Frazier joins Moran as the only other draft prospect to show up in multiple mocks, with Jim Callis going with Frazier not once, but twice, and Jonathan Mayo from MLB.com also went the Frazier route twice. (While mentioning Frazier worked out with the Sox recently, even.) He's the high-ceiling high schooler referred to above as the competition of Moran for the #7 slot, assuming both of them are even still on the board at this point. Baseball Prospectus' Nick Faleris grades Frazier as a well-rounded hitter, with a future power rating of 60 on the 20-80 scale, as well as a hit tool of 50-55. His speed and defense are both in that same above-average range as well, suggesting that, while Frazier might not dominate any single tool or statistic, he has the potential to be very effective at all facets of the game -- there's huge potential value in that.
There are questions as to whether he can stick in center or has to go to a corner spot, and even which corner, based on how tendinitis in his arm heals up. There's also, of course, the potential for Frazier to completely fall apart once he jumps from high school to the pros, hence the notion of Sickels seen above. He sounds like he could be a worthwhile risk, though.
Ryne Stanek, RHP, University of Arkanas
Photo credit: USA TODAY Sports
Stanek is Law's selection from his own mock, and he projects as a #2 starter in the majors, assuming he can work out all the kinks he has with his breaking balls and mechanics. Out of all the potential options presented in mocks, Stanek is the one I warmed up to the least, given all the question marks: if the Sox go with a pitcher, I'd rather Shipley assuming he's around, and if it's down to Stanek or one of the two position players, than position player is the direction I'd prefer the Red Sox take -- it's hard to believe two of those three would be off the board by the time Boston comes up, lest someone who should have gone earlier is skipped over because of it.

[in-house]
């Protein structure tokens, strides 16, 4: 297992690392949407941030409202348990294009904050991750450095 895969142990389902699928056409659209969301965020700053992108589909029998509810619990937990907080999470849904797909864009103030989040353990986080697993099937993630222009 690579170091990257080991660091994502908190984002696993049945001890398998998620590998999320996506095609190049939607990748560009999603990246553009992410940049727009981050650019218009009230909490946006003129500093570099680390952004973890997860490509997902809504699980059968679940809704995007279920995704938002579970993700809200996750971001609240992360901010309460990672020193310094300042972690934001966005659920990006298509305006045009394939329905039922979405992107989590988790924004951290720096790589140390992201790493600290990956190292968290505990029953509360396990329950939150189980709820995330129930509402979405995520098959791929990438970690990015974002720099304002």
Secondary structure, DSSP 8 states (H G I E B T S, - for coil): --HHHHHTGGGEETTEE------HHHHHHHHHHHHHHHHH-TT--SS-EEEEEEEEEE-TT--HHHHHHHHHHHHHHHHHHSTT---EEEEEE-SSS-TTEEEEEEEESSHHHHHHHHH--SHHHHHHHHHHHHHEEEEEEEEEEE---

Stanek, in some ways, sounds a bit more like the kind of player the Red Sox would have hoped fell out of the top 10 and into their neighborhood later in the draft. They might see something more in him that I do not -- they are trained for that sort of thing, after all -- but my unprofessional thought on the matter is that he should go later than this. If they think they can sort out all of the potential problems easily, though, with less of a problem than Anthony Ranaudo had in a similar situation, than that would explain his place here.
Update: It's worth pointing out that, while this was being written, Keith Law updated his mock draft, and has instead picked Austin Meadows to the Red Sox. It will take a very intriguing, draft-changing pick for that to occur, though.
Do you like the targets that seem to be in the Red Sox' sights? They're likely looking at more players than this from the first round -- not that they're likely to make it to #7, but if, say, Kris Bryant or Kohl Stewart fell to Boston, they'd be hard-pressed not to go off the expected course -- and have far, far more than this to consider for the first few rounds of the draft. It all begins with that #7 pick, though.